Be cautious when forcing users to put themselves into a specific role. Many people may perform many jobs, which can lead to arbitrary choices. And if you personalise the experience based on their choice, they could be locked into a very narrow window of options when they could also benefit from options shown to people who are in other roles. I chose “For work: Marketing” as my option.
I also noted that this setup flow does not offer any way to go back to revisit previous choices. And I was unable to find a place in Settings downstream in the product to change my reason for using Loom. Up-front setup flows should have clear ways for users to revisit their choices, either in the context of the flow itself or downstream in the main product experience.
Proceeding on with the setup flow, the 2nd and 3rd steps require setting up a workspace name and inviting collaborators. I don’t know if this would still be prompted if you chose “Personal” as your use case in step one; because I couldn’t go back to change my choice, I did not have a way to find out.
The last step is optional, and is a prompt to download the desktop app or install a Chrome extension. These come with reasonably detailed descriptions of their purposes. This is the first place where the product actually indicates it can be integrated with other products, and the first time where specific features were clearly listed — but they might be ignored because it’s buried in small text here.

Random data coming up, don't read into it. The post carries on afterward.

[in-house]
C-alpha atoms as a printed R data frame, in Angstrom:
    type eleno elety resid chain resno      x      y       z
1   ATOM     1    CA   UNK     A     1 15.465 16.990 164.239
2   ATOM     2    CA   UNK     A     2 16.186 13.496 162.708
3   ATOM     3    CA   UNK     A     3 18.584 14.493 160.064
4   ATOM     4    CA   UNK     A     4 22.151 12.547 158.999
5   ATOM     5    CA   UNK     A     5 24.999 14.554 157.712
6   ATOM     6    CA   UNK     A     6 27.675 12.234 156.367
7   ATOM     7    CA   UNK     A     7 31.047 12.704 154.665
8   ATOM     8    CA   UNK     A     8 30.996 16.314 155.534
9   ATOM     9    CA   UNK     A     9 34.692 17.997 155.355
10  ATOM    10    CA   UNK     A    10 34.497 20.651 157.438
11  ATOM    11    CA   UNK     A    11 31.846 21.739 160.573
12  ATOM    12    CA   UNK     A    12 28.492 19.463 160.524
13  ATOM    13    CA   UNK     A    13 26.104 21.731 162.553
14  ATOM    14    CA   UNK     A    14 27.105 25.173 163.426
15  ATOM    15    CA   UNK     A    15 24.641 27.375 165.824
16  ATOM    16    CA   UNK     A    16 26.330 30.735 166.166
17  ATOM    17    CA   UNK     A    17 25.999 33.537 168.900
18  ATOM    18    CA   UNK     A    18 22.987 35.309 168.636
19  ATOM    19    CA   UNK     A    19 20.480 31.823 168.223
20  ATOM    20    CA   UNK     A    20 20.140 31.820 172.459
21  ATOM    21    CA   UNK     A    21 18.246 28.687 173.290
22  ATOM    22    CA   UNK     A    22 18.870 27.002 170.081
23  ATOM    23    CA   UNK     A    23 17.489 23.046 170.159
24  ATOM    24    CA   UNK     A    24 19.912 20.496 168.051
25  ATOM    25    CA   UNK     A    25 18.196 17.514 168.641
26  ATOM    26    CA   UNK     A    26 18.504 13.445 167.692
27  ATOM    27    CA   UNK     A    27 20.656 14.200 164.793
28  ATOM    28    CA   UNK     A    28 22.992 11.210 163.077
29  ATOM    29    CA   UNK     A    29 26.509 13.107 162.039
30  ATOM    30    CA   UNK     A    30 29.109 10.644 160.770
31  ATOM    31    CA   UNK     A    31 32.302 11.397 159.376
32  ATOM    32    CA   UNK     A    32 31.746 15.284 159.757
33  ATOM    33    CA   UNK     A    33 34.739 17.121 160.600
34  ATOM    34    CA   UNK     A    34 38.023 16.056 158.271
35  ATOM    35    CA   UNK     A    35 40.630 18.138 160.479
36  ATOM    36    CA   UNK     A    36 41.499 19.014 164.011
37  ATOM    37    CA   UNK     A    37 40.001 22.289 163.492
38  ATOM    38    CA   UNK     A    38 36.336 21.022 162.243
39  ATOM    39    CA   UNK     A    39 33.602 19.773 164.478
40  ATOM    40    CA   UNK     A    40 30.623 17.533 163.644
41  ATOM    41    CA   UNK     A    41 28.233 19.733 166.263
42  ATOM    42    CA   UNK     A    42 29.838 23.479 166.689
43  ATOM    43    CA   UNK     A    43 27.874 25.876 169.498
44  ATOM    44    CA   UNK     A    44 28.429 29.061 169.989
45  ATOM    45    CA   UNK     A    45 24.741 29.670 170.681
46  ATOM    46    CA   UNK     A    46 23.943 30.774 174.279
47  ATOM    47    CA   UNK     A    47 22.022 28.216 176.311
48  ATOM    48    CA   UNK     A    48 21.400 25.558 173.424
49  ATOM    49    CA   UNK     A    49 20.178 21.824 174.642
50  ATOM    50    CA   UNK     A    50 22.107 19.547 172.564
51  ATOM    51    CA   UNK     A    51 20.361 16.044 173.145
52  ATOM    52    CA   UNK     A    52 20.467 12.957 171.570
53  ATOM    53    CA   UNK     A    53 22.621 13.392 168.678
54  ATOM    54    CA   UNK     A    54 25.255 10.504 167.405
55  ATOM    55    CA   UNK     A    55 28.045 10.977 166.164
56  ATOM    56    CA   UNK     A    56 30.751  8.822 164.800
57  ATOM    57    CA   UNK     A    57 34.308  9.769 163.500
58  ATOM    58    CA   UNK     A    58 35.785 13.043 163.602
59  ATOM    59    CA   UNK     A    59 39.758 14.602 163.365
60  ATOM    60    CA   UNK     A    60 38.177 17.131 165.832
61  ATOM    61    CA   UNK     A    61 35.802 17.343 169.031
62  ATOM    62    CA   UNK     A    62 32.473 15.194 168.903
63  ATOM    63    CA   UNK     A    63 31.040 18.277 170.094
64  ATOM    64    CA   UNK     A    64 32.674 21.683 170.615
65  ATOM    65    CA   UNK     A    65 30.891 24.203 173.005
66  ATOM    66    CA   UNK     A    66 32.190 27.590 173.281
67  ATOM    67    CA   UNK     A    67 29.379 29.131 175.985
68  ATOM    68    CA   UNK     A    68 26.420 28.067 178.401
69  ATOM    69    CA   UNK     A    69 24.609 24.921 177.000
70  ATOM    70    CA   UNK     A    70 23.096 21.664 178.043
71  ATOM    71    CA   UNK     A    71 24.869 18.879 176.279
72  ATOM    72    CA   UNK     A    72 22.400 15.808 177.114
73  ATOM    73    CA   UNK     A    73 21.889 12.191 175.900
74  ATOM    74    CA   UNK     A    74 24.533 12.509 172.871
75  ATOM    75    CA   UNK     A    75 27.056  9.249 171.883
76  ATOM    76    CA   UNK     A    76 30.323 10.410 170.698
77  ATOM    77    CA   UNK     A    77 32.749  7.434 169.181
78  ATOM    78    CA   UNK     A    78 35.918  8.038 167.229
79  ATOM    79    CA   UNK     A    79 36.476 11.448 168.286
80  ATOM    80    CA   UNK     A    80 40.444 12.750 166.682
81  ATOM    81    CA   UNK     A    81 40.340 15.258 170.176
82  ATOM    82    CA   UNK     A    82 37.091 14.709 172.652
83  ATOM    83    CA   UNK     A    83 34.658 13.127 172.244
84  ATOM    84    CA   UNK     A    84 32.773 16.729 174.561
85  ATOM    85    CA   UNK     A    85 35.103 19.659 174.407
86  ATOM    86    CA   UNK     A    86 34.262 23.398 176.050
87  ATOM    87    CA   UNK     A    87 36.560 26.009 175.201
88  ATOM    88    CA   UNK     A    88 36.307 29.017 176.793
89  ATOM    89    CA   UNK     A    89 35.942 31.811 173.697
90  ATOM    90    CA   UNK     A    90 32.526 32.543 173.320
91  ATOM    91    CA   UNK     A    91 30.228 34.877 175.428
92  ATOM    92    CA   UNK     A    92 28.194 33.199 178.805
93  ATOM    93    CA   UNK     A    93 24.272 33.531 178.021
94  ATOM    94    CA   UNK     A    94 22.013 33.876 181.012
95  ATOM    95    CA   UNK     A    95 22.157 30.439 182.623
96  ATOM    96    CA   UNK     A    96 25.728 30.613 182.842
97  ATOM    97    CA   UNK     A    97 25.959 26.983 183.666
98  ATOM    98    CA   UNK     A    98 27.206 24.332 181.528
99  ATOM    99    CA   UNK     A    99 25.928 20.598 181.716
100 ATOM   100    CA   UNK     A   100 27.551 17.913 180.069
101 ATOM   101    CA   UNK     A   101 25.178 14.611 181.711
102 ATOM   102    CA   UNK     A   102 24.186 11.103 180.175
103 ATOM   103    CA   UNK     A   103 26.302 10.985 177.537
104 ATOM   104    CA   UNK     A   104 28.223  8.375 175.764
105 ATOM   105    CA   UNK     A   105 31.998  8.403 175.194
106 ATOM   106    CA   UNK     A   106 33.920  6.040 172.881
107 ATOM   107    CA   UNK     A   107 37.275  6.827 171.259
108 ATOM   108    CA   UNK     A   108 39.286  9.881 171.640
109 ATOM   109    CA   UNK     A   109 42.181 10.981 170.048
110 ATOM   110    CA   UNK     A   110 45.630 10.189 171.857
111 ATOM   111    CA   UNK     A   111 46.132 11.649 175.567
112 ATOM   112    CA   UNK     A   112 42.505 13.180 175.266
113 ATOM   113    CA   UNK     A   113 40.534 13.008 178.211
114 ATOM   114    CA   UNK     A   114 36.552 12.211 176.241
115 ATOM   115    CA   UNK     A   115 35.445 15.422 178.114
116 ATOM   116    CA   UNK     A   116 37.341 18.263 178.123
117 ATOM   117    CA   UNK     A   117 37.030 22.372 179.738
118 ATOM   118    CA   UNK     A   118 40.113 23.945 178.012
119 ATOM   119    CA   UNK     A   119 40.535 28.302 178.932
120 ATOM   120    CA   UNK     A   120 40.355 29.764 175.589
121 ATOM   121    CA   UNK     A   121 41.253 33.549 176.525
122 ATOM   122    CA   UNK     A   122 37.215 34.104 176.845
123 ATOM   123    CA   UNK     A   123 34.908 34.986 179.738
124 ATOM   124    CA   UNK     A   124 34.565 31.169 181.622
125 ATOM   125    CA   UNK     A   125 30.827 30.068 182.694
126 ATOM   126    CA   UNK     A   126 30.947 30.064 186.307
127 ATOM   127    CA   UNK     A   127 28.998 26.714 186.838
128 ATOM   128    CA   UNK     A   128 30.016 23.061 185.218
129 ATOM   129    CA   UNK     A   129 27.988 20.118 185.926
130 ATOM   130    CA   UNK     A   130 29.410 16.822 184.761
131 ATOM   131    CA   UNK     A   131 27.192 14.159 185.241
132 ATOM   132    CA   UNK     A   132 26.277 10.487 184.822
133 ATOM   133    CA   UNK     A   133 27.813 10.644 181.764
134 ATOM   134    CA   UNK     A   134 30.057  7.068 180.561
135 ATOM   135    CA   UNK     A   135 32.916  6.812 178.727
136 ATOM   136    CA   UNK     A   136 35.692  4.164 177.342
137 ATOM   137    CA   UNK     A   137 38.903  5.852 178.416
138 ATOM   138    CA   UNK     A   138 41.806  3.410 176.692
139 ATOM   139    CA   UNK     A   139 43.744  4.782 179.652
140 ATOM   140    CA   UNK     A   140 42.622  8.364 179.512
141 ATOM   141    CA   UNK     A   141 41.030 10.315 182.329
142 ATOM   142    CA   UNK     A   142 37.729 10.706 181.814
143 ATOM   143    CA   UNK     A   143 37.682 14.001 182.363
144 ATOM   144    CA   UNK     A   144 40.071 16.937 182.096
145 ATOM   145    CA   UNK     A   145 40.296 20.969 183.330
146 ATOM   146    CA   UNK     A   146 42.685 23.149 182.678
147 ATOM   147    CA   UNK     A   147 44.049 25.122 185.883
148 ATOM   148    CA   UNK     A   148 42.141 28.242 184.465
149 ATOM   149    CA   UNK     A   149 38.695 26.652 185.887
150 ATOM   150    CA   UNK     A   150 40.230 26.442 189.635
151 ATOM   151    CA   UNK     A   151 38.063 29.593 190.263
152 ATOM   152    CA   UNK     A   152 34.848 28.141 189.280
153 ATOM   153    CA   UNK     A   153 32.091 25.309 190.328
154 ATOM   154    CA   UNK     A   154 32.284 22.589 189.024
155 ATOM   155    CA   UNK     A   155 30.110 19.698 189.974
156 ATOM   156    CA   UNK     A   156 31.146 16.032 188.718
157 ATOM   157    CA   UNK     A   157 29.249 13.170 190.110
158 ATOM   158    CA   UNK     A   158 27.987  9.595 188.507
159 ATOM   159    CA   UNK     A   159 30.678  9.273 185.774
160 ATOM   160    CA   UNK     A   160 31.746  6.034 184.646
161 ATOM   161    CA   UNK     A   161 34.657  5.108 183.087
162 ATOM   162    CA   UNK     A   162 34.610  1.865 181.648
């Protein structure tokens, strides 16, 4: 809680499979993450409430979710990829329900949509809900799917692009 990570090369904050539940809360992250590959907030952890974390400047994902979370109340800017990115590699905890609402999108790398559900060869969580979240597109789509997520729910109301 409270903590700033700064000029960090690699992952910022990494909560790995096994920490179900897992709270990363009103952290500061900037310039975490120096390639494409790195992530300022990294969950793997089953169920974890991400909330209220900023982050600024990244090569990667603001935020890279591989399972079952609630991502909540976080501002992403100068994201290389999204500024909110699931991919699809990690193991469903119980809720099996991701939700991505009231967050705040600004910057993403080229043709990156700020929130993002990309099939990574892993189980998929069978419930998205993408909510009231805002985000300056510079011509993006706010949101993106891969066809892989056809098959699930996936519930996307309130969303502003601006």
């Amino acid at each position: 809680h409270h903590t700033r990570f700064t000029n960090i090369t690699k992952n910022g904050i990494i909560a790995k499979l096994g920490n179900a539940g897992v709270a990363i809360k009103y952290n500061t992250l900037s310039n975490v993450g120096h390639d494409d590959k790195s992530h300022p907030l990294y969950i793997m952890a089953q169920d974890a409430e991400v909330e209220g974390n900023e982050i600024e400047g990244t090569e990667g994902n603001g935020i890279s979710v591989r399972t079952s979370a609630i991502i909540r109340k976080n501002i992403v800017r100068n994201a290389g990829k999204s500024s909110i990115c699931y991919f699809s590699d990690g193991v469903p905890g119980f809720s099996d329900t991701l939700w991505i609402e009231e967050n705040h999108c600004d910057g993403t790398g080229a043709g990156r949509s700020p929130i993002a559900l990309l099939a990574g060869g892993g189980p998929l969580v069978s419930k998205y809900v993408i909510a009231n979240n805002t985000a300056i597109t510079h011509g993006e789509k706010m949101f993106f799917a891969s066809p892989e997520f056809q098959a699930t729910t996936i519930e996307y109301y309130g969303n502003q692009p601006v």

Finally, proceeding past this step allows you to get to the main product. Ultimately, the two flows (for signing up for an account, and then setting up the account) are visually disconnected from each other and interrupted by email verification, which can lead to new users perceiving this process as prolonged and tedious.
First view of the Loom web tool
Completing the account setup flow redirects new users to the primary view of the Loom web tool. In my case, 2 separate prompts immediately appeared: one was a banner at the top of the screen requesting I download the app or get the Chrome extension (since I didn’t do that at the end of setup); the other is a “Get started” checklist that pops up in the corner with another request to install the app or Chrome extension. Be cautious of using overlays and plugins to show setup steps, as they can compete with each other because they are not situationally aware of what each other is asking a user to do. Here, it’s resulted in repetition of the same requests.